4. Poorly analysed. You’re making a mountain out of a mole hill. If you really have been paying attention, the flaw in the iPhone antenna is really not a hardware flaw. In fact, even after the display of the signal drops, the phone continues to be able to make calls. What is at fault is the representation of the radio signal, not the actual hardware itself. Let me repeat, the representation is not the real thing itself. What a lot of people are forgetting is that the representation (i.e., the display of the signal) is not the real thing itself. In fact, the flaw is not an antenna flaw and rather a minor software issue.

    Don’t believe me? Check out this review from a radio frequency antenna design expert: http://www.anandtech.com/show/3794/the-iphone-4-review/2

  5. Droidtard,

    Very specious argument. Why do droidtards assume that open is better? And Apple has what droid will never have, app lock in. Just like music in iTunes, apps are what keep people with the iPhone. Besides, the handset makers are in a race to the bottom. They will be where PC makers are now, screwed.

    As for Google watching “the cash roll in”, Google makes no money on Android. How long before they get bored and move on to the next big thing? Can you say “Beta”?

    At least Apple makes money on the iPhone. Worst mistake Eric Schmidt ever made was screwing Steve Jobs. Instead of Google getting revenue on all phones, they will only get it on droidtard phones.

  6. Apple vertically integrated products will be insulated from the droids and PCs race to the bottom. People who care for well made computers with a distinct OS will stick with Apple and will gladly come back for more of the products it offers. Apple need not worry about market share to make serious money. All it has to do is make sure that the products are well made and works like a charm.

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  8. Bad analysis all around. There is absolutely no similarities between Windows and the PC history and Android.
    1) As mentioned above, all computing was “business” computing and IBM had that tied up. They made the mistake of handing the operating system to Microsoft. Not a single PC manufacturer had a chance of dominating once IBM stepped in.
    2) Android is nothing like Windows. Windows has a common interface across all PC manufacturers. Seen one, you’ve seen them all. Because of that, it was a race to the bottom for PC manufacturers. The only differentiation they had was on price/service. Android is more like an embedded OS (do you know what OS runs your car?). Manufacturers put their own unique interface on top to differentiate. Most people don’t know “android”, they know HTC/Sense, Motorola/Blur. Droid is a trademark of Verizon, not Google. Because of this, there isn’t one, ubiquitous, android market, it might as well be 5-10 entirely different brands/OSs (it is in fact).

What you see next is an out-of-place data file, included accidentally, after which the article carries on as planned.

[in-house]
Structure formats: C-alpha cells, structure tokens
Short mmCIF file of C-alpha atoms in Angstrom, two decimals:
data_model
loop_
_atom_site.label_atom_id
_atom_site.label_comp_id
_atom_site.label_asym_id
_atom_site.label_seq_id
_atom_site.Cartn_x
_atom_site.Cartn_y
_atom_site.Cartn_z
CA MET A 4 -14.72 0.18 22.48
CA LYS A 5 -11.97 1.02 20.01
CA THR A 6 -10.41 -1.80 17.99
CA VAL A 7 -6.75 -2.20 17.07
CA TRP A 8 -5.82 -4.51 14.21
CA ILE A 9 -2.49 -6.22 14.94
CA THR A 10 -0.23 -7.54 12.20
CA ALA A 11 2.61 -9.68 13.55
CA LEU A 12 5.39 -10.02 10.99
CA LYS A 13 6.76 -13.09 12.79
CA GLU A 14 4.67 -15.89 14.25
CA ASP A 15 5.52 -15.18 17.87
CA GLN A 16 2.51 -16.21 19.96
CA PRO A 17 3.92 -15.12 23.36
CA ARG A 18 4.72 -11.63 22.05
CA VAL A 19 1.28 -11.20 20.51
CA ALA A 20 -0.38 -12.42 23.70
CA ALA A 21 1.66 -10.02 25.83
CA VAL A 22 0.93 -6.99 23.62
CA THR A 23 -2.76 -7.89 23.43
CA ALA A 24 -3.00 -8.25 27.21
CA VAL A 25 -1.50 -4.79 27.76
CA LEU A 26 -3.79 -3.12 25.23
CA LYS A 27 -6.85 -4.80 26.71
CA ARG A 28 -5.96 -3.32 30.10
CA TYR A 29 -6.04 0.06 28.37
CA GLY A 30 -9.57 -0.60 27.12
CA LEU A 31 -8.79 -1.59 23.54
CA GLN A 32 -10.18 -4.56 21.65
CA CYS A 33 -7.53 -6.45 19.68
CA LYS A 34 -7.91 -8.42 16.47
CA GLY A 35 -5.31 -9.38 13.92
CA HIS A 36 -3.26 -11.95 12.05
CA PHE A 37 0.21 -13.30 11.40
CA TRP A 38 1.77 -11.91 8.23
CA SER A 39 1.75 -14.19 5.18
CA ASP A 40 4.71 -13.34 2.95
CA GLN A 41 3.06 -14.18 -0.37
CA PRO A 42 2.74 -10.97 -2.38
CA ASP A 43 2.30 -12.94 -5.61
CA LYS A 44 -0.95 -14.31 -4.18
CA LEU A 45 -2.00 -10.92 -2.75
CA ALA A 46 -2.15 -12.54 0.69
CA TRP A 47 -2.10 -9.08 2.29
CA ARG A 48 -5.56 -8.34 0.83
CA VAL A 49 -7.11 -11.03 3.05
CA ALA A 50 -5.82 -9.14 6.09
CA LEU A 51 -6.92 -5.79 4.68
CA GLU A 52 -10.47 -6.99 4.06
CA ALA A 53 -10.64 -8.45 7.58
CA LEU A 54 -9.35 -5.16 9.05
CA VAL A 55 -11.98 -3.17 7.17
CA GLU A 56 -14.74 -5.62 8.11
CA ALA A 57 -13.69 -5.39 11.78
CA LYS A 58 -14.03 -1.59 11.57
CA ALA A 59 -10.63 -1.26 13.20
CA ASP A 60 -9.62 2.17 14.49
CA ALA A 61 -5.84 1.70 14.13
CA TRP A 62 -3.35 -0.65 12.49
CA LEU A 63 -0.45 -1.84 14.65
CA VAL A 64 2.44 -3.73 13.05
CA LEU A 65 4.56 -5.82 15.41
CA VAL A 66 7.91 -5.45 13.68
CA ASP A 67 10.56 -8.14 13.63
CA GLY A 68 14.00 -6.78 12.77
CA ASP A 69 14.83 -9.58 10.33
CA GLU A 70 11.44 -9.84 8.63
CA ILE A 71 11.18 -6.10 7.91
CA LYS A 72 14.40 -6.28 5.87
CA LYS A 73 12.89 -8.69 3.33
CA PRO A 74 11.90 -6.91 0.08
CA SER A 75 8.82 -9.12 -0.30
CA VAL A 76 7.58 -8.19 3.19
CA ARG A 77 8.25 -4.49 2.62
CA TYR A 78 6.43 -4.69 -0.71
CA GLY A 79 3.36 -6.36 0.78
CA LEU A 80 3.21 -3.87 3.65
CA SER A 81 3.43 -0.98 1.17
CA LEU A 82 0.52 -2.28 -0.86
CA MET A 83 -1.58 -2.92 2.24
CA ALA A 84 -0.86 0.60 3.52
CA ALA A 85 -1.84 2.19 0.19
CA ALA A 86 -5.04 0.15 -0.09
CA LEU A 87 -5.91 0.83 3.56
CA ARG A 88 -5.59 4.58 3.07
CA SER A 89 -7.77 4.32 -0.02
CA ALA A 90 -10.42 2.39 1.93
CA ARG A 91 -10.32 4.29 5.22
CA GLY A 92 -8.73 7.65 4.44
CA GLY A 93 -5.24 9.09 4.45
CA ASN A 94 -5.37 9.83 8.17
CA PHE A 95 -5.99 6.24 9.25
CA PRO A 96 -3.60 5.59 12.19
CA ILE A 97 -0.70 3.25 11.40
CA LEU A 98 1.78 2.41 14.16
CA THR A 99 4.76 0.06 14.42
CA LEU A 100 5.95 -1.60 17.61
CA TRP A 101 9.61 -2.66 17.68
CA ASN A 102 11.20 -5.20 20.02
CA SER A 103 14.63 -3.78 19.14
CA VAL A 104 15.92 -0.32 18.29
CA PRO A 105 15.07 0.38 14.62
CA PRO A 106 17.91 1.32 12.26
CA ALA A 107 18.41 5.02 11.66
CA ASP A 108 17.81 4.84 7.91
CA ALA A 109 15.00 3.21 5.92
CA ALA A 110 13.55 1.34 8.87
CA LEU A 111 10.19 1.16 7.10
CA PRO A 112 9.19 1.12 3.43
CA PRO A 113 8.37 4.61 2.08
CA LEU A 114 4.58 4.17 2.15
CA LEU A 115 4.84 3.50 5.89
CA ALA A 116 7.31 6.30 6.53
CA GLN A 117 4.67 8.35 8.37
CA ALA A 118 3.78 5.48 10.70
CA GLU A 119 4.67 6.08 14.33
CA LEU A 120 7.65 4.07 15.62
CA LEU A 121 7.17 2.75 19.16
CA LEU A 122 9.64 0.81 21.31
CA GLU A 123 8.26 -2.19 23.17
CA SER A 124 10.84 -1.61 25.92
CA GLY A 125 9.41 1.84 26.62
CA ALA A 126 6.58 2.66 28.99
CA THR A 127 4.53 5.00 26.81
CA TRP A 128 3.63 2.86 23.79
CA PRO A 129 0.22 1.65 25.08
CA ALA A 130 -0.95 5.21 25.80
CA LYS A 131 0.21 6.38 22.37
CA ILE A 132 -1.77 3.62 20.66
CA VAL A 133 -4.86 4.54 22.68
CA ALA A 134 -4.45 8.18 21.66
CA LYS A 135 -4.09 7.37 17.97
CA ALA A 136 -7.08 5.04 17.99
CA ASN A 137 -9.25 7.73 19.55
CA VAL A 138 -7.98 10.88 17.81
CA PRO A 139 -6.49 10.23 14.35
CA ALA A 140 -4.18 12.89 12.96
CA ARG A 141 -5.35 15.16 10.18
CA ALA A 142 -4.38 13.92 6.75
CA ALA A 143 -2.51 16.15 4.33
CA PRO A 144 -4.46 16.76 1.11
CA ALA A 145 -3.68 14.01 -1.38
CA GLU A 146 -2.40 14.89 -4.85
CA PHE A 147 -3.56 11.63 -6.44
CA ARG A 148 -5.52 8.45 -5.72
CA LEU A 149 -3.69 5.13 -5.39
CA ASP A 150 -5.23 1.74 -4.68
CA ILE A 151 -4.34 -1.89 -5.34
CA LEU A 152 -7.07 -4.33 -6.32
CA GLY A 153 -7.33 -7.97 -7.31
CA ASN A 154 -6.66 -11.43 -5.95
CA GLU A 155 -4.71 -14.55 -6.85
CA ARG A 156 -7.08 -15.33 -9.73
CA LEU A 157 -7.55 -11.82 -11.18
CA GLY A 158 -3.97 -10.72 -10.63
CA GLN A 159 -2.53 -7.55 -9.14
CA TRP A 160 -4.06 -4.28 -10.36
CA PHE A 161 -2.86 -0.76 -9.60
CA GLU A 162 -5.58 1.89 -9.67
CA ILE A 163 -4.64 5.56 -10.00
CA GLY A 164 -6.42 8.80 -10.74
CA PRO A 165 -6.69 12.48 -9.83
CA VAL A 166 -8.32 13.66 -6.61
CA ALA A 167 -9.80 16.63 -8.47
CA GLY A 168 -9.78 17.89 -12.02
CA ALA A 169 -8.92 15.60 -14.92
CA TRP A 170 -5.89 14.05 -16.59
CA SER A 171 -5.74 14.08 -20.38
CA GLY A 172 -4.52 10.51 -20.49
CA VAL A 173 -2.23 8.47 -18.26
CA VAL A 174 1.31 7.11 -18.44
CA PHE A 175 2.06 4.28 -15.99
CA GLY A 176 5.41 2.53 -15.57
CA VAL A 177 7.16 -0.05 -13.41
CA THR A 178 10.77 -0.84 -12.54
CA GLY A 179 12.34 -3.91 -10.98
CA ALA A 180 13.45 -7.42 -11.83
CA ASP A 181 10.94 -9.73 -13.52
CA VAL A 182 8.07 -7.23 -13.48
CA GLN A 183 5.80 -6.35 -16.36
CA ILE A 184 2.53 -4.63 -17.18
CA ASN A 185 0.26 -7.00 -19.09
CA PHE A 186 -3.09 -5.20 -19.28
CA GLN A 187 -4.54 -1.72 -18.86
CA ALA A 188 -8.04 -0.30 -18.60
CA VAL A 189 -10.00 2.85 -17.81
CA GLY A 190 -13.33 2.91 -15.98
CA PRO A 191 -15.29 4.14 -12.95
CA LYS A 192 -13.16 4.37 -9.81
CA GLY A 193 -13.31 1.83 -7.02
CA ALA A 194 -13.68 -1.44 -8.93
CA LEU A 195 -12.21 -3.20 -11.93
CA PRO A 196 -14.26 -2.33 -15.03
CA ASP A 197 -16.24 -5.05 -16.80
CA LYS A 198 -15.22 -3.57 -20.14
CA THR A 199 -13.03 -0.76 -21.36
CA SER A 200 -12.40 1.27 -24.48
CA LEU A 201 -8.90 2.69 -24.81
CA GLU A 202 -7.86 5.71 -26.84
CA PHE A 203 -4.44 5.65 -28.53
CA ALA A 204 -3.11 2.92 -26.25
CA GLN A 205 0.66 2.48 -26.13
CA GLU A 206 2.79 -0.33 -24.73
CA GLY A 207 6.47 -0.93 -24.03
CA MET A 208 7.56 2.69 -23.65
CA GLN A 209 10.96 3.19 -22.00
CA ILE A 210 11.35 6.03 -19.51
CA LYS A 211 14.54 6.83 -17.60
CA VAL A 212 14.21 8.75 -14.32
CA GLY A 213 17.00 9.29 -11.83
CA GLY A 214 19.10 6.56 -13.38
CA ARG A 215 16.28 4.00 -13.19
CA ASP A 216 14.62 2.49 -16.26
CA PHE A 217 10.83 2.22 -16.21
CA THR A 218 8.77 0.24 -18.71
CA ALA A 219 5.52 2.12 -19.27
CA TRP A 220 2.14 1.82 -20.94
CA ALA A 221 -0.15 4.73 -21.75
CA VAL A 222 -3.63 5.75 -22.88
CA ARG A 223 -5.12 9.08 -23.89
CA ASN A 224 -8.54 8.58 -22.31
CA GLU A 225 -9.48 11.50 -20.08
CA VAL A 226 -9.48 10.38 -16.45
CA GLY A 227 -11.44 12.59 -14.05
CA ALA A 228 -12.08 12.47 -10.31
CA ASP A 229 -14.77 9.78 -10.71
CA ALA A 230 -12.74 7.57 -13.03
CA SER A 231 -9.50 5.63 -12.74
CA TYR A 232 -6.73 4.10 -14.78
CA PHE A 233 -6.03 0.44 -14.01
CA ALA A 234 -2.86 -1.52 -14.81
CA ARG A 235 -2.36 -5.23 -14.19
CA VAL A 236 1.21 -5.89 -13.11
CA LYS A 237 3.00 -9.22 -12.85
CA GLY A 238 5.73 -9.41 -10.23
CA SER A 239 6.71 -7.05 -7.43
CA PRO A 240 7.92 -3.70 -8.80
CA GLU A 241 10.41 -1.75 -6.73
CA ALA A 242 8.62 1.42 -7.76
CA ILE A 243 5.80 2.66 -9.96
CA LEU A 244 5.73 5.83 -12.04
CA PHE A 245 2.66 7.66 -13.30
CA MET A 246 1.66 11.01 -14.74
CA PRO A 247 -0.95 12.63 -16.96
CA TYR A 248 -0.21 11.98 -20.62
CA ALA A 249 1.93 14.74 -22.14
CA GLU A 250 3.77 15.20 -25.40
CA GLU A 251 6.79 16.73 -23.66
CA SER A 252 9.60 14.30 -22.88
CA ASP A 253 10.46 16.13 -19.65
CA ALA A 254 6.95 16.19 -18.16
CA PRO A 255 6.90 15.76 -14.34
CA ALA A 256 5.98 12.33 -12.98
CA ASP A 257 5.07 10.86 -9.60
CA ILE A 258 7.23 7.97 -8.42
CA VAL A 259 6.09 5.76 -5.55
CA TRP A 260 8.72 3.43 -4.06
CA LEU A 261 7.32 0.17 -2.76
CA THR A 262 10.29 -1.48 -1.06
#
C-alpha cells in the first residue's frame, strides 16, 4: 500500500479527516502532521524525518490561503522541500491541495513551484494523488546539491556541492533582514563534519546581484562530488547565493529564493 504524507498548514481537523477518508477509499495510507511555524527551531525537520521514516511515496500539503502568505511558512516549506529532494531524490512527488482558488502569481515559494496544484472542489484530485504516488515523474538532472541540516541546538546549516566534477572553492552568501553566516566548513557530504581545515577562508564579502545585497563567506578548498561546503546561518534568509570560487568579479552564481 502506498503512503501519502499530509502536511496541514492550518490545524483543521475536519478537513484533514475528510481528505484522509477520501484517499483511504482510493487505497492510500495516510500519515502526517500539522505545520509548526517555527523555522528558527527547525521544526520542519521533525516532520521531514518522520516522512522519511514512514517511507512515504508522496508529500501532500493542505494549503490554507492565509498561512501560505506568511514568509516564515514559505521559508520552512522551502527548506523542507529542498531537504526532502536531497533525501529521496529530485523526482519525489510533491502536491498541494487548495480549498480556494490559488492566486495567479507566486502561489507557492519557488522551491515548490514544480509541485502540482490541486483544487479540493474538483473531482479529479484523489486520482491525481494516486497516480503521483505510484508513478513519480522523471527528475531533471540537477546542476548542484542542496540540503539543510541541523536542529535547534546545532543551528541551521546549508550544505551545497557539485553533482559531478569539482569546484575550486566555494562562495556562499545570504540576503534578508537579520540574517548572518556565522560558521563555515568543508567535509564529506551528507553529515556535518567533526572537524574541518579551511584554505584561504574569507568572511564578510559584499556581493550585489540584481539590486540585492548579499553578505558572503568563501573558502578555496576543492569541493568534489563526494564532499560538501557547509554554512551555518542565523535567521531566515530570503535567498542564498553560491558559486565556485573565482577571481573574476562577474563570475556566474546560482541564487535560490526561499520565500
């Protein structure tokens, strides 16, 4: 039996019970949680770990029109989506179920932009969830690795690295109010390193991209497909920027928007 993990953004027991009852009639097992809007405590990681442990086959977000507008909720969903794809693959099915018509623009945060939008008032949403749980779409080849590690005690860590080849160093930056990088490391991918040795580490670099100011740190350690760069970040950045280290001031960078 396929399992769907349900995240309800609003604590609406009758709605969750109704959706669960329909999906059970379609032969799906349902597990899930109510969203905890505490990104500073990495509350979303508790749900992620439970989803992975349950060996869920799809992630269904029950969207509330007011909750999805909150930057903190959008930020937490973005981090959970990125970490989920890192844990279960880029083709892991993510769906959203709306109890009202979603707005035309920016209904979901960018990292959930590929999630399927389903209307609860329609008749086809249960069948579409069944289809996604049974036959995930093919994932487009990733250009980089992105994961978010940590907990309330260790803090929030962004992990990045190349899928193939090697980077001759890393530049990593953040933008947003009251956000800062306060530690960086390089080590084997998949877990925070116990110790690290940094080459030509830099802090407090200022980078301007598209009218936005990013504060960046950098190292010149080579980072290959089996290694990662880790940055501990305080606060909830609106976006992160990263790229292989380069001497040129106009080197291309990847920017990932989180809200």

3) Google doesn’t make any money on android. In fact, since it’s open source, the manufacturers don’t even have to include any Google apps or Google search (there’s a couple that don’t). Google just hopes that they will include Google advertising but the manufacturers could decide they want that lucrative income. There’s no guarantee that Google won’t just give it up at some point or that the manufacturers will go their own way entirely. Right now, they had/have no choice, there isn’t anything else out there that comes close to iOS.

    A reminder, Apple is interested in selling you elegant products/hardware, that’s their main focus. Google only makes money “selling you” (your data/info). Which is more evil?

  9. “all the safety of Apple’s App Store without being tied to it”

    I think not. According to research some 20% of Android Apps expose your private data. You risk totally exposing yourself every time you download an Adroid App. Hardly business friendly. Google is going to have step up and vet their apps more stringently if they expect to have a place in business.

    In the race to the bottom competitors will fight for second place behind Apple.

  10. Look at the latest stats from AdMob (now part of Google). 66% of Android users accessing their ads are in the US (obviously not on AT&T) and 13% in China. So Android has yet to show it can be successful outside the walled gardens of Verizon-Sprint and China.

    According to calculations made by Lava Labs, the Google marketplace has generated $21 million for paid app developers. So if developers can’t make enough money from ads, they are likely to move on.

    Few manufacturers, apart from HTC, are making money from Android phones and that is before they have to fight patent lawsuits in the US, their main market.

    For a more detailed look at why Google and Android are vulnerable, see my article http://lowendmac.com/nash/10tn/has-google-lost.html

  11. Ha ha! Most comments ever. Maybe writing deliberately inflammatory inflammatory posts really IS the way to go, especially on subjects that are close to peoples hearts. It ‘s quite similar to the way fist fights would break out when I was at school over Sega and Nintendo.

    I’m well aware that Android is leeching my privacy but anyone who uses any Google product including their website has lost all hope of privacy. It’s gone, get over it. Google want the whole world on their servers and everybody knows it. It’s no more than I’d assumed microsoft had been doing all along anyway.

    I sincerely doubt that Android in its current form will penetrate the business market, RIM will probably take the rest of that.

  12. Yes, history will repeat itself, but you’ve got the wrong history. Look at the history of Mp3 players instead. Several established, BIG players in the market, all touting the benefits of an “open” system, and it would just be a matter of time before Apple’s closed system would be destroyed by Microsoft’s “open” licensing of their system and myriad OEMs would give consumers the wonderful “choices” they so desperately craved.

    What happened? Apple owns the mp3 player market and the digital media download market and is using that infrastructure to build the iPhone/iPad/iPod touch juggernaut.

    And MS completely lost the digital media/entertainment war which they thought they would control with their codecs and their DRM.